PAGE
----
For lung diseases, including ARDS, it would be ideal to have lung tissue from an involved region for proteomic studies; however, lung biopsy specimens often are not available. Biological fluids that have been studied for extracellular proteins include plasma/serum. Using these biological fluids offers the benefit of repeated sampling but the lung specific signal likely is diluted. Consequently other body fluids such as sputum [72], epithelial lining fluid (ELF) [73] lung edema fluid [74], exhaled breath condensate [75] and bronchoalveolar lavage fluid (BALF) have been investigated.

Sputum

Sputum consists of expectorated secretions from the respiratory tract. In a study, Nicholas et al. studied sputum proteins from one healthy smoker using either 2-DE or SDS-PAGE followed by Gel LC MS/MS. By 2-DE over 600 features were present in the sputum, however only 61 proteins were identified when spots present in at least three replicate gels were excised and analyzed by MS/MS after in-situ trypsin digestion. Most of these proteins represented high abundance proteins previously reported in sputum, saliva, BAL and nasal lining fluid. In contrast, Gel LC-MS/MS provided extended coverage with identification of 191 human proteins, which also included low abundance proteins such as mucins, uteroglobin related protein etc. The authors reported striking similarity between the proteome of the sputum and BAL [76]. Gray et al. [72] investigated sputum from healthy controls and subjects with obstructive airways disease (asthma or COPD) and suppurative airway diseases (cystic fibrosis or bronchiectasis). These studies using top-down SELDI-TOF methodology identified approximately 50 (p-value <0.001) proteins peaks that differentiated healthy control subjects from patients with asthma or COPD and approximately 300 protein peaks (p-value <0.001) that differentiated healthy controls from subjects with bronchiectasis or CF. Calgranulin A, B and C were more abundant in bronchiectasis and CF and not seen in COPD or asthma. In this study, club cell secretory protein (CCSP) was present in lesser amount in both obstructive and suppurative lung diseases compared to healthy controls.

Bronchoalveolar lavage fluid

The epithelial lining fluid of the lung contains locally produced proteins that participate in a variety of different functions including defense mechanism, tissue remodeling, oxidant-antioxidant systems, inflammatory processes and cell growth. This fluid can be sampled directly by performing bronchoalveolar lavage. The proteins in BALF also may originate from diffusion from the serum; however comparison of serum and BALF proteomes demonstrates the presence of certain proteins at higher quantities in the BALF, suggesting alveolar and airway epithelial cells specifically secrete some of these proteins [77]. Thus, BALF is particularly attractive to investigate in pulmonary diseases such as ARDS as it reflects the fluid most proximate to the site of injury.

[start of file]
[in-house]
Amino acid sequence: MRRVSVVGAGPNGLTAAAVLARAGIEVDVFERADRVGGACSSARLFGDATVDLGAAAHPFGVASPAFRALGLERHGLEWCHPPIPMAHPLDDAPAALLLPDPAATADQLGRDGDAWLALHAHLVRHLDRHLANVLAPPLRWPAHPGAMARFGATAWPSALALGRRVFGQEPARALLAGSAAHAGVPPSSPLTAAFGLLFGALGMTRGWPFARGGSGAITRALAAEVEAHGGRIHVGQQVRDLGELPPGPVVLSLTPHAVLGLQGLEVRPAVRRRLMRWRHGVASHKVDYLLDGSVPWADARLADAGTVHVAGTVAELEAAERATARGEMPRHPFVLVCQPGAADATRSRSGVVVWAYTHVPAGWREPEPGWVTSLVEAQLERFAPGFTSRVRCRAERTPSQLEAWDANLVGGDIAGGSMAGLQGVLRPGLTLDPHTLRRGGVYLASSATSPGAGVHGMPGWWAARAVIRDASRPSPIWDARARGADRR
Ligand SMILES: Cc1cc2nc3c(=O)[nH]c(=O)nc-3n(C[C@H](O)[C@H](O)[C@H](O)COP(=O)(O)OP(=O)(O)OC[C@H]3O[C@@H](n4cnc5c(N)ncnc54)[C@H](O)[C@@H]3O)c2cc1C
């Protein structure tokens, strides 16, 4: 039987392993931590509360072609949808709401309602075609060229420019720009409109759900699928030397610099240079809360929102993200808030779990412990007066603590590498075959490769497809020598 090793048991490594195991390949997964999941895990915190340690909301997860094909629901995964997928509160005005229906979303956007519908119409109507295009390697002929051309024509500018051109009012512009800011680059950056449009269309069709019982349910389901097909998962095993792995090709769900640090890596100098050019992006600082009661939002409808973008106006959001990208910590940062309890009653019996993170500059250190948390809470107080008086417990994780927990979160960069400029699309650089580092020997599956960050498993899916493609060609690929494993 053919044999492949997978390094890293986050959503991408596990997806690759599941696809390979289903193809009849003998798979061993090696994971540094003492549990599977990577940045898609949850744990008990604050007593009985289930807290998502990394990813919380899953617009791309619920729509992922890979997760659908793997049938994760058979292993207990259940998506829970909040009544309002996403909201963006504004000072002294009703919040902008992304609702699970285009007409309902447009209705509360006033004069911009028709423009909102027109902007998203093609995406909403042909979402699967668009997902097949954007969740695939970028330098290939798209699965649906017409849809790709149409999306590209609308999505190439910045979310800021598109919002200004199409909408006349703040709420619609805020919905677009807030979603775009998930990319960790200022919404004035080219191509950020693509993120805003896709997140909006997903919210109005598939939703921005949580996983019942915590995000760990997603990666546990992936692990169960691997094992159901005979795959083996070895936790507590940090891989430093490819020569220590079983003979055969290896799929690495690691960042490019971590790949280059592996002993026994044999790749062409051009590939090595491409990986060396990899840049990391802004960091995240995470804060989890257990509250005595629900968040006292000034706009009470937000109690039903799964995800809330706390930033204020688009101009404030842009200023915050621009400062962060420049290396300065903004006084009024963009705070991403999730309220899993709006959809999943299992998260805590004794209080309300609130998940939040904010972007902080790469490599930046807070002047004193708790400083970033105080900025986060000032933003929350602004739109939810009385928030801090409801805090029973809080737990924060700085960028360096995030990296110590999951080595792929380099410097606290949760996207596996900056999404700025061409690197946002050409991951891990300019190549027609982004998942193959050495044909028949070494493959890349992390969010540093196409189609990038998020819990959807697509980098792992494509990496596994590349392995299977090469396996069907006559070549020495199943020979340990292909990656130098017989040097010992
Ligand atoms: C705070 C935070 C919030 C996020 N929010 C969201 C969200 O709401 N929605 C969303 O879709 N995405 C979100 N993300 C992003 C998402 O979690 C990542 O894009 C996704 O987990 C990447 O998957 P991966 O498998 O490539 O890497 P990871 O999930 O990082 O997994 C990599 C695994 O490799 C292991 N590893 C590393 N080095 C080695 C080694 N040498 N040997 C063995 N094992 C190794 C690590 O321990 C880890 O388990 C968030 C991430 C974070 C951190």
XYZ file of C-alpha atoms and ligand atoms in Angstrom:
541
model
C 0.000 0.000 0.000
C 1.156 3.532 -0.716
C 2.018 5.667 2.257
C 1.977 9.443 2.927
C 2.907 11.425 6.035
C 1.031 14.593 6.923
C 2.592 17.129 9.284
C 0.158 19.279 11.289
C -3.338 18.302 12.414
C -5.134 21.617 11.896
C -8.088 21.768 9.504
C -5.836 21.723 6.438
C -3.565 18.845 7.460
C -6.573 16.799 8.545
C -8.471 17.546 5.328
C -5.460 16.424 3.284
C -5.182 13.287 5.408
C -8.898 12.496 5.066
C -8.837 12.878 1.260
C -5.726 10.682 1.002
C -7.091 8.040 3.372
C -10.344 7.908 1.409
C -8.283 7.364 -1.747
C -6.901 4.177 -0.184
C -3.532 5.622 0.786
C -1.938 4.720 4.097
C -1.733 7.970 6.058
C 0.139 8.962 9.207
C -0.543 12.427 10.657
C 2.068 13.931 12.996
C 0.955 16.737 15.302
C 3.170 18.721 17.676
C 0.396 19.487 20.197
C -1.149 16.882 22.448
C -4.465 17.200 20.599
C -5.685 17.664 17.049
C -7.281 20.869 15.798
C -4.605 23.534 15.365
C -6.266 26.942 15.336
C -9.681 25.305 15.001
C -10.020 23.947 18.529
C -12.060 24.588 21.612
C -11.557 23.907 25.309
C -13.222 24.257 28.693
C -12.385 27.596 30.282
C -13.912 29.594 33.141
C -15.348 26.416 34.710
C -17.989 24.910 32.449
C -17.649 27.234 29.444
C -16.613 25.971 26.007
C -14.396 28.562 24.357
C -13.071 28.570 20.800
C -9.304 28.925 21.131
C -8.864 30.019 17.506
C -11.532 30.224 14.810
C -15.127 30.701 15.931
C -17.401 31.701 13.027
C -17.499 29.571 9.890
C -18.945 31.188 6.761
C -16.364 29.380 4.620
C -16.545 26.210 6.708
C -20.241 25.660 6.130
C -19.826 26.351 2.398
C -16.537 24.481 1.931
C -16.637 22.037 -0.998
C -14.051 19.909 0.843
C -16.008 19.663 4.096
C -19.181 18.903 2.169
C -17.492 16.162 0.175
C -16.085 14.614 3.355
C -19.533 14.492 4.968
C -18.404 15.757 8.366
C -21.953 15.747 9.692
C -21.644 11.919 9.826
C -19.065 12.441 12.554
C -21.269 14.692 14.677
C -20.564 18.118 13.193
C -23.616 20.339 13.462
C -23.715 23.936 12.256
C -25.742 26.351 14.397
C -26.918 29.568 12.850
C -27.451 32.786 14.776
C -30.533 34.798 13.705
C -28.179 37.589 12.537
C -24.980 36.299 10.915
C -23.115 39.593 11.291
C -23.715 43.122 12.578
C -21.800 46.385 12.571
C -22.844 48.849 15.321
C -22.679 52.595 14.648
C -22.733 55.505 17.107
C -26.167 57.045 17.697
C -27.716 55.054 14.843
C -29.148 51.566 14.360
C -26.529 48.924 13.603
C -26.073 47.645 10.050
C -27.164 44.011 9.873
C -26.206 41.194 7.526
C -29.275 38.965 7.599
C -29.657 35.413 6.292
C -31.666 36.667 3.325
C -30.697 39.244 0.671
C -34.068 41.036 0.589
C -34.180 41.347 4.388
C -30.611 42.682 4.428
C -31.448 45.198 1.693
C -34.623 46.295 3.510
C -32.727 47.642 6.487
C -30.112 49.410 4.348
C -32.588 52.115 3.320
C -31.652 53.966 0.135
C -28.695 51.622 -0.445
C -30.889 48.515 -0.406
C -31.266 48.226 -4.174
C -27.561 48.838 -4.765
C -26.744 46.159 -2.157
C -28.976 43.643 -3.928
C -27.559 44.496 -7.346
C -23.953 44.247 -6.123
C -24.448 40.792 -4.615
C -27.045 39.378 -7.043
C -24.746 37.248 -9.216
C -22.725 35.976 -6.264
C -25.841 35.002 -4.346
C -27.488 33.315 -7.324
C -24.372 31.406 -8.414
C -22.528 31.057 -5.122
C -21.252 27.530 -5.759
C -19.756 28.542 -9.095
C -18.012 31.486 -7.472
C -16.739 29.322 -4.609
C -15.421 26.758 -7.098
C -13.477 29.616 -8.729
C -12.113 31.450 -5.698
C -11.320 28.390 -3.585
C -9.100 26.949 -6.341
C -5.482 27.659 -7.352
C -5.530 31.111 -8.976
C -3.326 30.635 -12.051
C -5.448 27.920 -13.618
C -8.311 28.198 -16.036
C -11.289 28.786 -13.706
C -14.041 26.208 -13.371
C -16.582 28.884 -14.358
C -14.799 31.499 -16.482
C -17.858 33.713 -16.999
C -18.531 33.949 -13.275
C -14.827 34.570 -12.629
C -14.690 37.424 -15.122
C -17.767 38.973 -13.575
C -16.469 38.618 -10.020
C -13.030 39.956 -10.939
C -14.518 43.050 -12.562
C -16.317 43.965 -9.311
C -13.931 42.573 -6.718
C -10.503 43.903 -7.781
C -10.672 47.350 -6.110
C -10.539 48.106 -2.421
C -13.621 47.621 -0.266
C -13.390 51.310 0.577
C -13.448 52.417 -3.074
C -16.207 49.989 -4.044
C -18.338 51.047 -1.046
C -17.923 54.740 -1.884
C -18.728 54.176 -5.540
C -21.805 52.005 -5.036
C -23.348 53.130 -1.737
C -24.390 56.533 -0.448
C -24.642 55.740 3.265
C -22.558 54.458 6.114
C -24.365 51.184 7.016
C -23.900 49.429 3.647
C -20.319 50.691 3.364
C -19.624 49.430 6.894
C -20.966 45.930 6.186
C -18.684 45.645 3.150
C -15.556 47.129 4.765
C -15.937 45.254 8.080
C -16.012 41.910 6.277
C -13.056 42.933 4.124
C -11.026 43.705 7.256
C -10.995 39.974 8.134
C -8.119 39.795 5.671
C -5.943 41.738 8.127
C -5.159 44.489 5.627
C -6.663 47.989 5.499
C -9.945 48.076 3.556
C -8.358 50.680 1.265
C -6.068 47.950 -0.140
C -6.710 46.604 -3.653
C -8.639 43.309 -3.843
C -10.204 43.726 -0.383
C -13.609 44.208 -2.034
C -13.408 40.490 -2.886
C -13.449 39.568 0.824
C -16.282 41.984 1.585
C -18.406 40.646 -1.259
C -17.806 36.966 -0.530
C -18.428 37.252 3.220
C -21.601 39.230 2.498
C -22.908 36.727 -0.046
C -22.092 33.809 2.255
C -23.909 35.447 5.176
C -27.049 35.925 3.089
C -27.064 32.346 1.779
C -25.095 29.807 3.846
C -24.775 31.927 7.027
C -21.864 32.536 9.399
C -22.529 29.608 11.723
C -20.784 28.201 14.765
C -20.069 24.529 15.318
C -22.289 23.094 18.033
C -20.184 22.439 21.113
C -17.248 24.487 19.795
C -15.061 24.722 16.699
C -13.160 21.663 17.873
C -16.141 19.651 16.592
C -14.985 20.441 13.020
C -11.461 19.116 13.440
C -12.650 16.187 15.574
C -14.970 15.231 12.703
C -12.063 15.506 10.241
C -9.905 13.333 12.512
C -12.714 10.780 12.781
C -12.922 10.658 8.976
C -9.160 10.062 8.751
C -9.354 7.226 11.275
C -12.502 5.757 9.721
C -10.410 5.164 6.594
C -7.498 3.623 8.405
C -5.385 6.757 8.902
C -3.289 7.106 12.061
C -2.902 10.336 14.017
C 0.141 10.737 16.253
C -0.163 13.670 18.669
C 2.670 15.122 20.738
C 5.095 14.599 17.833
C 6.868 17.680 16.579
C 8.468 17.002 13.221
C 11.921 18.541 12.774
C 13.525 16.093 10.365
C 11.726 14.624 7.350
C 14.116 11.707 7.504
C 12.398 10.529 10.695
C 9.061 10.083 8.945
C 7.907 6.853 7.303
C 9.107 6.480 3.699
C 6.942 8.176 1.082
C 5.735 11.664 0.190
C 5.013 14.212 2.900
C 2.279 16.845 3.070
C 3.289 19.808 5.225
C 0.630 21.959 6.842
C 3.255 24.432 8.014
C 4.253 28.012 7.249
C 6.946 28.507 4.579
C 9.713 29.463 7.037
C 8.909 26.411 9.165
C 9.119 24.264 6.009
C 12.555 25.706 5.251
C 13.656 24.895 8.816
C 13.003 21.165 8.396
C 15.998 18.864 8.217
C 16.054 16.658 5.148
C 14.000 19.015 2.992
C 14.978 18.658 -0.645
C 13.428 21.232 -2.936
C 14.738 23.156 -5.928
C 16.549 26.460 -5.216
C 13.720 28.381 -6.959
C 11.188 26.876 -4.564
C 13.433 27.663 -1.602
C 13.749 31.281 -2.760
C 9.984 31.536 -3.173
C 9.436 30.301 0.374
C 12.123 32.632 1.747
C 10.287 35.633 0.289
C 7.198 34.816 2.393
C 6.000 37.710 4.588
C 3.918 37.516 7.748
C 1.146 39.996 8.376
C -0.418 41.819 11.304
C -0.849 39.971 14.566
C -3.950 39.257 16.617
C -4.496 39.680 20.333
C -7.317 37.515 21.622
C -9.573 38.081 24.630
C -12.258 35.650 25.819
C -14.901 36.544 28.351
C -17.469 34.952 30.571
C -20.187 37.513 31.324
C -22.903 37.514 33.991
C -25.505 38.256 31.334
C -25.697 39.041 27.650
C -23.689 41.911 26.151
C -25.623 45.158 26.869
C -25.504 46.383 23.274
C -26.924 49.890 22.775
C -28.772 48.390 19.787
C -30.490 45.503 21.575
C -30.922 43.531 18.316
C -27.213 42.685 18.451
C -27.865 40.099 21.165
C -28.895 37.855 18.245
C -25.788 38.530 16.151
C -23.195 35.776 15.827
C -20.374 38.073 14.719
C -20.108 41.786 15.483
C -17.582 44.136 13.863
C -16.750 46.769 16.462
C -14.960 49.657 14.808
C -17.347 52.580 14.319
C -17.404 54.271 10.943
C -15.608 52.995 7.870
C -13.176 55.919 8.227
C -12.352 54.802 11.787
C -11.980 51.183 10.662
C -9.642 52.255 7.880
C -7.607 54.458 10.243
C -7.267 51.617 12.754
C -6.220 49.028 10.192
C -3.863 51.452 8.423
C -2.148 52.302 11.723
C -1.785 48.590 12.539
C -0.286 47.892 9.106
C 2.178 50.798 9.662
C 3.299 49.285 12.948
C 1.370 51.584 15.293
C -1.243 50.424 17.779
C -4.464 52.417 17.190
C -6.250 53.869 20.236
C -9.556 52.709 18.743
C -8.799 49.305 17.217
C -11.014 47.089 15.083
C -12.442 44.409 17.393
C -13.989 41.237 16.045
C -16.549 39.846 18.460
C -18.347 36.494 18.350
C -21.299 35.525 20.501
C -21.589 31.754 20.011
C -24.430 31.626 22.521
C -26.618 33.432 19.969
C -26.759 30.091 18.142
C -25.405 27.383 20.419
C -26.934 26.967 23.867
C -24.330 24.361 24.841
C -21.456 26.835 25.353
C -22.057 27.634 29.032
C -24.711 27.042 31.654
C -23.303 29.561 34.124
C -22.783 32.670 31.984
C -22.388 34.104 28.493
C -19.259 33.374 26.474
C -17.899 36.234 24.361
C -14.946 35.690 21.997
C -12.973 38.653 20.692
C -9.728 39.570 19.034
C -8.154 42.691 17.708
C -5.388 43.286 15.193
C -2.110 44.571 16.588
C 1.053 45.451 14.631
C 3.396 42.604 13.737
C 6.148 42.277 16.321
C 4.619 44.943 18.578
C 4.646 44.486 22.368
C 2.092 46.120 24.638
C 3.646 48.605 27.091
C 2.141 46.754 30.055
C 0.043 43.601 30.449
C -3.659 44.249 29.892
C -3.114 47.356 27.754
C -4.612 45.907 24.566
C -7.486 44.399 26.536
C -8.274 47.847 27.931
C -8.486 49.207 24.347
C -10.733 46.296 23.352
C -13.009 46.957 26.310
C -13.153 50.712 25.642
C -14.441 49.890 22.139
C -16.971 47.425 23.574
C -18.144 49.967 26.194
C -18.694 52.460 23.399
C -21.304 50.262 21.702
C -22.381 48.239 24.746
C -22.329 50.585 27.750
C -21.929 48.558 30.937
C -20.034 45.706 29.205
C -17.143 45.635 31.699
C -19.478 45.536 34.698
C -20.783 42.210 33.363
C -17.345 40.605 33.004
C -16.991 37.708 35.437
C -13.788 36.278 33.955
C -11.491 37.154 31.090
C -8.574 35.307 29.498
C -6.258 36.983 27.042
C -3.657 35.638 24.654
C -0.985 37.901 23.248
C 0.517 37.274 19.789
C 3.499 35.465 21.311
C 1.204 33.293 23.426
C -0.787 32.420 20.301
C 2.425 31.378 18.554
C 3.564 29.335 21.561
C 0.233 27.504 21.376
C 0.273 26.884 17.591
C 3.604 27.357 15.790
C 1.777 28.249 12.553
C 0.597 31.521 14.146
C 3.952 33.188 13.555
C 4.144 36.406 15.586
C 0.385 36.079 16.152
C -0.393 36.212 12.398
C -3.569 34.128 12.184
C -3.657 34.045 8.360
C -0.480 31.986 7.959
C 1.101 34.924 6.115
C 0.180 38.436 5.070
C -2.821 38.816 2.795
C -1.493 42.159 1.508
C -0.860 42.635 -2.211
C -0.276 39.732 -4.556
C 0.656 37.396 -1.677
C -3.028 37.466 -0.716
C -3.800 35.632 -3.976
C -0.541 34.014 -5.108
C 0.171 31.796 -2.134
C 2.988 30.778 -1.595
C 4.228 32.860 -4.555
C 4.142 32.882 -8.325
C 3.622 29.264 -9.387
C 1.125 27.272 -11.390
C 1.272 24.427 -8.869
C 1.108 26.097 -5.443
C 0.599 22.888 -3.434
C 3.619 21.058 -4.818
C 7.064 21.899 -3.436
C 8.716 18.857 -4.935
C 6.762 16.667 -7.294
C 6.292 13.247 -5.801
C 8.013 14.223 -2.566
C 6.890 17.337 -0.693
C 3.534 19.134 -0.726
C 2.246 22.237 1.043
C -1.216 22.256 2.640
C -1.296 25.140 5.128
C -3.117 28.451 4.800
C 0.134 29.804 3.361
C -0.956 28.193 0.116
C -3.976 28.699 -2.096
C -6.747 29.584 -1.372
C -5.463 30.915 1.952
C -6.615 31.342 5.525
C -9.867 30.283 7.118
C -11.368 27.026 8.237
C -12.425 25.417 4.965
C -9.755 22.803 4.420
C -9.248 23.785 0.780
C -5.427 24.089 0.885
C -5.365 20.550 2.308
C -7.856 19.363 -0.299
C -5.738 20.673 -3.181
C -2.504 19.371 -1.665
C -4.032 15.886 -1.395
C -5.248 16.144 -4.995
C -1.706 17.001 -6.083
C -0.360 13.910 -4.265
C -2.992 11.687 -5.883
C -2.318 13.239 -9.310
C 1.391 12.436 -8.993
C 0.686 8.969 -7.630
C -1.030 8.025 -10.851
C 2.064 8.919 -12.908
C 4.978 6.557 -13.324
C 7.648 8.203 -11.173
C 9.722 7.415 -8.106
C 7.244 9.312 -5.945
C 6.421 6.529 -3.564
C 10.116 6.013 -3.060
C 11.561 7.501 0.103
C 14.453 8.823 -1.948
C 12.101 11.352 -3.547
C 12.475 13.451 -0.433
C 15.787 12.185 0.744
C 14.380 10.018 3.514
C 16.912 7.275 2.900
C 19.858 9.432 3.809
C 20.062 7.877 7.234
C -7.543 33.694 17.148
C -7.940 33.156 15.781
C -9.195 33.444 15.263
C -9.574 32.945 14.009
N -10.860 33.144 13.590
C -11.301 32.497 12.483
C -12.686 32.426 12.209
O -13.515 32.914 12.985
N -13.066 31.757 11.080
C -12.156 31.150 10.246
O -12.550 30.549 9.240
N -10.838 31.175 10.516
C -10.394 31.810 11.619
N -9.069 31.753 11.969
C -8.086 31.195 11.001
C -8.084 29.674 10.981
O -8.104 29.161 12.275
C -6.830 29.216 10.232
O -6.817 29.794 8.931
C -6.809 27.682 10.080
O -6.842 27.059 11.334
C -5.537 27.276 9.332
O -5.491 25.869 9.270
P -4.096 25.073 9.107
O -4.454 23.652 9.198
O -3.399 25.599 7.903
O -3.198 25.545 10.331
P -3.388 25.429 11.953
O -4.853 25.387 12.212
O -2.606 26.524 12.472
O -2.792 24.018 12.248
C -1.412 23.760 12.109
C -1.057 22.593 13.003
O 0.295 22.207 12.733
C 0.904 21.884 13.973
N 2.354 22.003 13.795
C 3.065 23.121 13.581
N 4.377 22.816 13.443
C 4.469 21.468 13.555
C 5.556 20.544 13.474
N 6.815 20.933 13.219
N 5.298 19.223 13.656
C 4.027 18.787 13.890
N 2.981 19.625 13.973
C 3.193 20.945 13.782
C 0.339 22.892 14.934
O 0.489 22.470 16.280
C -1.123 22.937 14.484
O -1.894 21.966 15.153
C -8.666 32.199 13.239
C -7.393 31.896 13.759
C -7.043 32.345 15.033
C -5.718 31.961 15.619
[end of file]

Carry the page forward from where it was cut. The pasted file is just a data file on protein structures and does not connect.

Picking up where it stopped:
Two dimensional gel electrophoresis (2-DE) and LC-MS has been used for characterizing the protein expression in BALF [78]-[82]. One of the first studies mapping BALF proteins using 2-DE demonstrated mostly plasma proteins [82]. Subsequent studies using more sophisticated sample preparation technique have demonstrated a more comprehensive map of the BALF proteins [79],[80],[83] resulting in creation of a database of BALF proteins [81],[84]. The 2-DE map created by characterizing both individual and pooled BALF form subjects with different lung conditions has resulted in visualization over 1200 silver stained spots and identification of 900 proteins that include intact proteins or protein subunits and fragments [84]. However the major challenges in BALF proteomics are high salt and low protein content with wide dynamic range. Several of the sample preparation techniques used for 2-DE, such as desalting of the BALF, continue to be used for contemporary MS studies to address this issue. The removal of albumin [85] and other high abundance proteins that allows for investigating the lower abundance proteins, referred to as deep proteome profiling, has also improved identification of low abundance proteins [27][86],[87] and is a useful strategy for LC-MS based proteomics. Recent report by Goodlet et al. reviews studies applying shot-gun proteomics to BALF [88]. Our laboratory has optimized BALF sample preparation for semi-quantitative protein expression studies using iTRAQ® LC-MS/MS for patients with ARDS. Initial studies using removal of six high abundant proteins (albumin, transferrin, IgG, IgA, haptoglobin and antitrypsin) resulted in identification of only 93 proteins at a FDR of 5% (abstract presented at ASPEN lung meeting). Optimization of sample preparation that included careful selection of spin columns for desalting and concentration of the BALF, depletion of 14 high abundance plasma proteins - albumin IgG, α1-antitrypsin, IgA, IgM, transferrin, haptoglobin, α2-macroglobulin, fibrinogen, complement C3, α1-Acid glycoprotein (orosomucoid) , HDL (apolipoproteins A-I and A-II), LDL (mainly apolipoprotein B)- in combination of use of high resolution Orbitrap MS resulted in improved coverage with identification of 724 proteins at 1% global FDR [36]. With improvement in the tools available to researchers, it is likely that challenges with BALF such as high dynamic range, protein loss during sample preparation, and variable states of dilution during sampling will be overcome and a comprehensive database of BALF proteome will become available.